The discovery of antibiotics marked a golden age in the revolution of human medicine. However, decades later, bacterial infections remain a global healthcare threat, and a return to the pre-antibiotic era seems inevitable if stringent measures are not adopted to curb the rapid emergence and spread of multidrug resistance and the indiscriminate use of antibiotics. In hospital settings, multidrug resistant (MDR) pathogens, including carbapenem-resistant Pseudomonas aeruginosa, vancomycin-resistant enterococci (VRE), methicillin-resistant Staphylococcus aureus (MRSA), and extended-spectrum β-lactamases (ESBL) bearing Acinetobacter baumannii, Escherichia coli, and Klebsiella pneumoniae are amongst the most problematic due to the paucity of treatment options, increased hospital stay, and exorbitant medical costs. Antimicrobial peptides (AMPs) provide an excellent potential strategy for combating these threats. Compared to empirical antibiotics, they show low tendency to select for resistance, rapid killing action, broad-spectrum activity, and extraordinary clinical efficacy against several MDR strains. Therefore, this review highlights multidrug resistance among nosocomial bacterial pathogens and its implications and reiterates the importance of AMPs as next-generation antibiotics for combating MDR superbugs.
Zoonotic origins of human coronavirus 2019 (HCoV-19 / SARS-CoV-2): why is this work important?
Gary Wong, Yu-Hai Bi, Qi-Hui Wang, Xin-Wen Chen, Zhi-Gang Zhang, Yong-Gang Yao
2020, 41(3): 213-219. doi: 10.24272/j.issn.2095-8137.2020.031

The ongoing pandemic of coronavirus disease 2019 (COVID-19), caused by infection with human coronavirus 2019 (HCoV-19 / SARS-CoV-2 / 2019-nCoV), is a global threat to the human population. Here, we briefly summarize the available data for the zoonotic origins of HCoV-19, with reference to the other two epidemics of highly virulent coronaviruses, SARS-CoV and MERS-CoV, which cause severe pneumonia in humans. We propose to intensify future efforts for tracing the origins of HCoV-19, which is a very important scientific question for the control and prevention of the pandemic.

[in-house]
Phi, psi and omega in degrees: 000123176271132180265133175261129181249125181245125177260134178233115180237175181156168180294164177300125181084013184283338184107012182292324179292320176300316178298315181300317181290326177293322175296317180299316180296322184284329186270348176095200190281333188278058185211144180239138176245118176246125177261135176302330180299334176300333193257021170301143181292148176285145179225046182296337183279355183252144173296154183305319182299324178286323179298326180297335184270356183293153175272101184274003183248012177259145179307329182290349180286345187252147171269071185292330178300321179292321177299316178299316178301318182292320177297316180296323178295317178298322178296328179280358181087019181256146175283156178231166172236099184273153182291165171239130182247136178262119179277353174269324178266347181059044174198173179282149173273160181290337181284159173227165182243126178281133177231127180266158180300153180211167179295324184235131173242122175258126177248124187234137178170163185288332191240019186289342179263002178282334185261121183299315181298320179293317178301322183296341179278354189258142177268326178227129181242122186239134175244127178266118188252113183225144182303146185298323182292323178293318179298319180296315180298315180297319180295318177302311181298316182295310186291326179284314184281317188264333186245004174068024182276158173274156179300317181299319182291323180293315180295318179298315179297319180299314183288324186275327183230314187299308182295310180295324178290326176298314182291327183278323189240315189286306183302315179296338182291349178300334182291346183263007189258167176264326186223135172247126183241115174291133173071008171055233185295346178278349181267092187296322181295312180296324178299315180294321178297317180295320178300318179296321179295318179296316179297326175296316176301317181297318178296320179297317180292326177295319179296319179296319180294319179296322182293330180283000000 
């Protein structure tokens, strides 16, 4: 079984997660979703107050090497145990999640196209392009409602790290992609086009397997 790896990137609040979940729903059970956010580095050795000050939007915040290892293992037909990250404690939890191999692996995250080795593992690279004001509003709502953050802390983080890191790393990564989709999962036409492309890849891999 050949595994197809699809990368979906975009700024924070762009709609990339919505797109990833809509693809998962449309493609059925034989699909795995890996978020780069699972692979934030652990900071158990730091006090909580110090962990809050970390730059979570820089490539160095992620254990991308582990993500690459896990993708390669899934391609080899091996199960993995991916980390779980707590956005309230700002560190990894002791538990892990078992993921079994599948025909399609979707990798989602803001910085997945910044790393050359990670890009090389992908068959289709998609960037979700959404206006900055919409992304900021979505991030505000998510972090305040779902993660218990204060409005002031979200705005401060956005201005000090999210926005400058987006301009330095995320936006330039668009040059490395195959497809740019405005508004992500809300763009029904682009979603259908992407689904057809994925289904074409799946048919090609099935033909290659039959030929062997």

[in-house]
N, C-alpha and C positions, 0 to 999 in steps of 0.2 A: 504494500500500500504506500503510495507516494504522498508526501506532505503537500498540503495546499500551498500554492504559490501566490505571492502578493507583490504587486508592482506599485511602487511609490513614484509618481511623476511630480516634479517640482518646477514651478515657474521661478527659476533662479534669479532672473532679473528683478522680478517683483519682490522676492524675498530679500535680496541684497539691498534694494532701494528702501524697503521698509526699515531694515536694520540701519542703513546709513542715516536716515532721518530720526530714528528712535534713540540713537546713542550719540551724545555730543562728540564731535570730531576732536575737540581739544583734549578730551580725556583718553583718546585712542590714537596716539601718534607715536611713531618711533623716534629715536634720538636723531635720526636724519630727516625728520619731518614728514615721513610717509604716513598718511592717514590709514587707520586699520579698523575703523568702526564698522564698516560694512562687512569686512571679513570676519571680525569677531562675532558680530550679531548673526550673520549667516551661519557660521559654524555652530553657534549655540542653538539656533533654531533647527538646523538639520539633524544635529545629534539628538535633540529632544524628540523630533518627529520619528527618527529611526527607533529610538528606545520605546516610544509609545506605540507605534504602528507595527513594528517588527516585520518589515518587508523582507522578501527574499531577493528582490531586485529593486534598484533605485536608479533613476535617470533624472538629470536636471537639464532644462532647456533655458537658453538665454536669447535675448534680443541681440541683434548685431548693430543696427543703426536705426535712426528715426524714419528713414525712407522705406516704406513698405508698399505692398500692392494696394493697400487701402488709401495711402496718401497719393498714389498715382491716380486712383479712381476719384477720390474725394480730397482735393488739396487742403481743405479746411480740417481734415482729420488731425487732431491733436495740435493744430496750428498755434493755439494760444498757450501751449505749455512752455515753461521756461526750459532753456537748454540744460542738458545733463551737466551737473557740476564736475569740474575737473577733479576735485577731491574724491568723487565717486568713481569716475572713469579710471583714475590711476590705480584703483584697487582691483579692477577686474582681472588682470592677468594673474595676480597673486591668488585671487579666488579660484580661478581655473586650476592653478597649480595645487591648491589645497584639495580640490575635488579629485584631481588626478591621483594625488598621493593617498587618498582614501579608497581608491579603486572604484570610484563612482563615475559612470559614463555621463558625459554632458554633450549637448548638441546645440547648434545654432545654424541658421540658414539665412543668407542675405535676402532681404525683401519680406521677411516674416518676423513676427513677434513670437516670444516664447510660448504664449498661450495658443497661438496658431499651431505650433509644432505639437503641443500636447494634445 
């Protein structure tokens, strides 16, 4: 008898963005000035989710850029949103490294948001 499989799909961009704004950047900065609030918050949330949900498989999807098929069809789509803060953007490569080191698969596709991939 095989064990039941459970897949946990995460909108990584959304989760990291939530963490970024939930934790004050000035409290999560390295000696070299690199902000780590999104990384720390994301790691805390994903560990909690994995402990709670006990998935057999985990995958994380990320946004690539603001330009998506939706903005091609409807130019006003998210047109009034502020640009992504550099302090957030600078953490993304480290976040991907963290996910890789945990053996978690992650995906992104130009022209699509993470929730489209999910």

Chromosomal level assembly and population sequencing of the Chinese tree shrew genome
Yu Fan, Mao-Sen Ye, Jin-Yan Zhang, Ling Xu, Dan-Dan Yu, Tian-Le Gu, Yu-Lin Yao, Jia-Qi Chen, Long-Bao Lv, Ping Zheng, Dong-Dong Wu, Guo-Jie Zhang, Yong-Gang Yao
2019, 40(6): 506-521. doi: 10.24272/j.issn.2095-8137.2019.063
Chinese tree shrews (Tupaia belangeri chinensis) have become an increasingly important experimental animal in biomedical research due to their close relationship to primates. An accurately sequenced and assembled genome is essential for understanding the genetic features and biology of this animal. In this study, we used long-read single-molecule sequencing and high-throughput chromosome conformation capture (Hi-C) technology to obtain a high-qualitychromosome-scale scaffolding of the Chinese tree shrew genome. The new reference genome (KIZ version 2: TS_2.0) resolved problems in presently available tree shrew genomes and enabled accurate identification of large and complex repeat regions, gene structures, and species-specific genomic structural variants. In addition, by sequencing the genomes of six Chinese tree shrew individuals, we produced a comprehensive map of 12.8 M single nucleotide polymorphisms and confirmed that the major histocompatibility complex (MHC) loci and immunoglobulin gene family exhibited high nucleotide diversity in the tree shrew genome. We updated the tree shrew genome database (TreeshrewDB v2.0: to include the genome annotation information and genetic variations. The new high-quality reference genome of the Chinese tree shrew and the updated TreeshrewDB will facilitate the use of this animal in many different fields of research.
Application of the genome editing tool CRISPR/Cas9 in non-human primates
Xin LUO, Min LI, Bing SU
2016, 37(4): 214-219. doi: 10.13918/j.issn.2095-8137.2016.4.214
In the past three years, RNA-guided Cas9 nuclease from the microbial clustered regularly interspaced short palindromic repeats (CRISPR) adaptive immune system has been used to facilitate efficient genome editing in many model and non-model animals. However, its application in nonhuman primates is still at the early stage, though in view of the similarities in anatomy, physiology, behavior and genetics, closely related nonhuman primates serve as optimal models for human biology and disease studies. In this review, we summarize the current proceedings of gene editing using CRISPR/Cas9 in nonhuman primates.
FasParser: a package for manipulating sequence data
Yan-Bo Sun
2017, 38(2): 110-112. doi: 10.24272/j.issn.2095-8137.2017.017